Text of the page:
Climbing Wall Curriculum Guide
A guide full of curriculum ideas on how to utilize the wall. The guide is included in our Installed School Climbing Wall Package. Additional copies: $25
The Benefits of Climbing
Rock climbing and traverse wall climbing activities promote:
Visual acuity, lateral movement, spatial perception, coordination, muscular strength, emotional control, commitment (calculated risks), footwork, taking responsibility for safety, problem solving, observation, analysis and method, self-confidence, concentration and creativity.
Keeping an eye on one’s teammate, acting as advisor, providing motivation, offering encouragement and having confidence in the other person.
Cooperating with another person and ensuring their safety.
Tips for teachers
After climbing, if possible, review the climbing experience.
- Encourage students to say thank-you to the classmates who supported him or her on the wall.
- Recognize students who have shown outstanding effort
- Recognize students who were supportive of other climbers
- Show appreciation to students who felt discouraged but persevered
- Allow students to talk about their ideas, concepts and feelings
Barn door n. When the body swings away from the rock from two or more pivot points (usually one hand and one foot) due to the angle. Can occur on a steep lieback as well. Difficult to recover from and often results in a fall.
Beta n. information about a route.
Bucket n. big handhold that is easy to hold onto. Usually a depression, hole or scoop (concave) in the rock. See also jug.
Crimp vb. to grip in a way such that fingertips contact the hold with knuckles raised slightly.
Crimper n. a small edged hold that is conducive to crimping.
Crux n. the most crucial, difficult part of the climb.
Cruxy v. A climb is said to be cruxy if it has several hard sections interspersed with rather easy sections.
Dead Hang adj. Hanging from a hold with the arms straightened allowing body weight to be held by the skeleton rather than arm muscles. - good for relaxing the arm muscles
Deadpoint n. to catch a hold at the apex of upward momentum at the point where the climber will experience the least force. (see "dyno"). 2. (vb.) to perform a deadpoint
Disco Leg adj. Also known as 'sewing machine leg' or 'doing the wild Elvis'. Referrers the uncontrollable shaking of the leg(s) while climbing. Result of tired leg muscles.
Downclimb vb. to climb downward rather than upward on a climb.
Drop knee n. a technique requiring the downward turning of the knee to increase reach efficiency.
Dyno n. abbreviation for "dynamic movement", a move that requires some use of momentum. (antonym: static movement) 2. (vb.) to perform a dyno.
Edge n. a small, horizontal hold. 2. (vb.) to stand on an edge with the corner of a shoe maximizing the pressure applied to a small area of rubber.
Flag vb. to dangle a leg in a way that improves balance.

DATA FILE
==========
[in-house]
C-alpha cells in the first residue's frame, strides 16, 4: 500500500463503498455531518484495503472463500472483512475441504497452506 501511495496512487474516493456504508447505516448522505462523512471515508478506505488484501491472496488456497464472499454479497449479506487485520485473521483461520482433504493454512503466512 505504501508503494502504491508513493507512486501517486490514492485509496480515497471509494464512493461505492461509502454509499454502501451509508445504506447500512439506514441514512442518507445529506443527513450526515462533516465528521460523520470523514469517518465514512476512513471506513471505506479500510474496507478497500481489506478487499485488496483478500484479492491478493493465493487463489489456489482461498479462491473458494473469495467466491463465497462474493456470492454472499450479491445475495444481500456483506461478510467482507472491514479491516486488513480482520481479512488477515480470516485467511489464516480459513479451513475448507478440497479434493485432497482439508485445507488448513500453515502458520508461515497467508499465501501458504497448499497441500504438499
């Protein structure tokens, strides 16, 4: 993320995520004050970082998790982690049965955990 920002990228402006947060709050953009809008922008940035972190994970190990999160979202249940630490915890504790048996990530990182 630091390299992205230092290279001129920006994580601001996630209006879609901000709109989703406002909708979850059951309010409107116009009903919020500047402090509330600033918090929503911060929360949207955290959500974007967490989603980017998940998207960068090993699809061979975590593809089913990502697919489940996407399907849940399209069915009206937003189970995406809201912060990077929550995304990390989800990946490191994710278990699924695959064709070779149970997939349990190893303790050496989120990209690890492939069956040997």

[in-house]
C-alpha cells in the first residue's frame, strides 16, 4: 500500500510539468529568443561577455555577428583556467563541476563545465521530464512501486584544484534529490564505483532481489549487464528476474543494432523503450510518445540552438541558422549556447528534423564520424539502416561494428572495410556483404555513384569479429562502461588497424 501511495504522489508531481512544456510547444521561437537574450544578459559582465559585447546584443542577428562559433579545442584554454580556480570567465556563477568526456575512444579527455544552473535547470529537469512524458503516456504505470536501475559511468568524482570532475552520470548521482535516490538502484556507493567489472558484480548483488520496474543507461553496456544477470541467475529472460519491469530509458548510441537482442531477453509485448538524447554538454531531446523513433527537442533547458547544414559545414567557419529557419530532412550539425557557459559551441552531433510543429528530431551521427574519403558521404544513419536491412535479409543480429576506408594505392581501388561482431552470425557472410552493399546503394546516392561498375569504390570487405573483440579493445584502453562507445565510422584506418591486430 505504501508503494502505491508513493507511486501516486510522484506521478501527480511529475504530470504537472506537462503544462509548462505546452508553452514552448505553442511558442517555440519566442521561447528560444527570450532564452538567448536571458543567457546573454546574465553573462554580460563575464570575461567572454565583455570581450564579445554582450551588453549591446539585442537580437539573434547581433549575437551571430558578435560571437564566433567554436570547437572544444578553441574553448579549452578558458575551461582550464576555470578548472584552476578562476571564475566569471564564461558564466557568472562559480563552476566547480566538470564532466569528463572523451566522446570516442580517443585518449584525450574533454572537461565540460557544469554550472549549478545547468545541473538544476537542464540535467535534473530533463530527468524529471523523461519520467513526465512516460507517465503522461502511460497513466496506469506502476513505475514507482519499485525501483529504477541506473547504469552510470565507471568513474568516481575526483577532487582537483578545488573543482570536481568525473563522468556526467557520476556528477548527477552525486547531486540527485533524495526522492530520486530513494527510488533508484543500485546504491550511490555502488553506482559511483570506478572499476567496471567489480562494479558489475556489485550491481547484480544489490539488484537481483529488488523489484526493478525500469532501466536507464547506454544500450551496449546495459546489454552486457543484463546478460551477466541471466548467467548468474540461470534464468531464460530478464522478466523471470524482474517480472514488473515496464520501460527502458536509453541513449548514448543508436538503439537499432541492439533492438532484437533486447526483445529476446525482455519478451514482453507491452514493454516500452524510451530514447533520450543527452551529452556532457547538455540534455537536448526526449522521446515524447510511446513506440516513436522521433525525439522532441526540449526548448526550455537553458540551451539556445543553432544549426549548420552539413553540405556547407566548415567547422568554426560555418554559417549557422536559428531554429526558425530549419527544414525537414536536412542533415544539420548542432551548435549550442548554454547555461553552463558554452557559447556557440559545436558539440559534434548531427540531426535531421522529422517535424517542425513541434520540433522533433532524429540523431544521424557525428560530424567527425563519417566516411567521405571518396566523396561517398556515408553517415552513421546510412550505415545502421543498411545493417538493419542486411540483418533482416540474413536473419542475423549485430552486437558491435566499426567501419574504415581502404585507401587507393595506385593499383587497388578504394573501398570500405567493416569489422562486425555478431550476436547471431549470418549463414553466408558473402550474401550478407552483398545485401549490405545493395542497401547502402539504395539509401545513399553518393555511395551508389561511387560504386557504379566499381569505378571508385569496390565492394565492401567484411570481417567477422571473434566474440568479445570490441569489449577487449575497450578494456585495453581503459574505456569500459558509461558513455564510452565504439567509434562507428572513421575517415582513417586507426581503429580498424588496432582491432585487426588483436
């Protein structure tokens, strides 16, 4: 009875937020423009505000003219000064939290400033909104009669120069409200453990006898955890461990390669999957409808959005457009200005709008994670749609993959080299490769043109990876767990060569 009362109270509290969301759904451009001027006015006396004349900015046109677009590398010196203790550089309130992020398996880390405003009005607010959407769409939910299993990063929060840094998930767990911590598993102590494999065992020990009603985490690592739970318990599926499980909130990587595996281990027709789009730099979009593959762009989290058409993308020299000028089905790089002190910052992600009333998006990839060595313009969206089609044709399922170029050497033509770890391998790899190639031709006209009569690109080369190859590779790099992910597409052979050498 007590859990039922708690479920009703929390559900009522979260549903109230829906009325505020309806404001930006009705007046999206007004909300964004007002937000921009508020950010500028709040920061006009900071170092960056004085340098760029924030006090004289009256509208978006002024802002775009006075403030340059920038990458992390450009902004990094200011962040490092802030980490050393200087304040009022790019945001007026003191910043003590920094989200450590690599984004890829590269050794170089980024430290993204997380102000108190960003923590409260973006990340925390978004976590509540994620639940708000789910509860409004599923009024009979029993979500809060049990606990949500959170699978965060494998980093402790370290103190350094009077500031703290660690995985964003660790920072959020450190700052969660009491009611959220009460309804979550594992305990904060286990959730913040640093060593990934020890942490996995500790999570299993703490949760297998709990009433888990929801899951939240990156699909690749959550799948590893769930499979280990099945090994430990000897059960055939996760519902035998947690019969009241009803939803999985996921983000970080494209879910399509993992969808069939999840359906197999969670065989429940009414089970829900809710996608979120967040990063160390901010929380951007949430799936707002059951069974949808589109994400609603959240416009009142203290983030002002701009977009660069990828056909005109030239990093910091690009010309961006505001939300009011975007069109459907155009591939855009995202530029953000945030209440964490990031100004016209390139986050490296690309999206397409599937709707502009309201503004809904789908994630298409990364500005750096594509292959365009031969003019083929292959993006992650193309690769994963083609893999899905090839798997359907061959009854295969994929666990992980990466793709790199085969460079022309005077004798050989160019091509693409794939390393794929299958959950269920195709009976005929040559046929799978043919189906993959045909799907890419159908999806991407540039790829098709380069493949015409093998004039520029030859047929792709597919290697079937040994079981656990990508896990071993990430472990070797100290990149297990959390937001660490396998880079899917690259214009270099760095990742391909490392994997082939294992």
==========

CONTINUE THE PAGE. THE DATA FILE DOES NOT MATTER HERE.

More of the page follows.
Flash n. completion of a climb first try with no falls. 2. (vb.) to perform a flash.
Gaston n. a climbing technique that involves sidepulling with an elbow pointed outward.
Greasy adj. slippery
Hand Traverse n. Climbing horizontally using hands only. Also: Campus Traverse
Heel hook n./vb. a climbing technique involving the use of a heel to pull down like a third arm.
Hike v. To send a climb in excellent style. Usage: "I was falling all over that climb then I took a rest and hiked it."
Hold n. Any feature of the rock which affords the climber a place to grip with hands or feet. Also, for indoor use small plastic molded climbing grips.
Jug n. a large easy to hold feature. A big hand hold, usually a great relief to find. (See also, bucket.)
Lay back n/vb. a move requiring pulling with arms to the side and pushing with the feet in the opposite direction. (syn. lieback)
Mantel n./vb. a climbing technique involving the transfer of upward force from a pulling action to a pushing action much like a child would climb the kitchen counter to reach the cabinets above.
Match v. To place either hands or feet on the same hold.
Onsight n/vb. a clean ascent with no falls, first try, with no prior knowledge of the route.
Open hand n.vb. a technique that requires a maximum amount of skin contact from the hand. Often used on slopers. (antonym: crimper)
Pumped adj. tired. referring to the state of forearms in a desperate state, swollen and unresponsive.
Sandbag n/adj/vb a climb that receives a rating inappropriately low rating for the difficulty.
Send vb to complete a route successfully.
Sloper n. a downward sloping hold.
Smear n/vb the act of placing a large surface area of shoe rubber on a hold to create maximum friction.
Stem n/vb movement requiring opposing outward pressure much like a child climbing a door jam.
Undercling n/vb a hold that requires fingers to face upward rather than downward.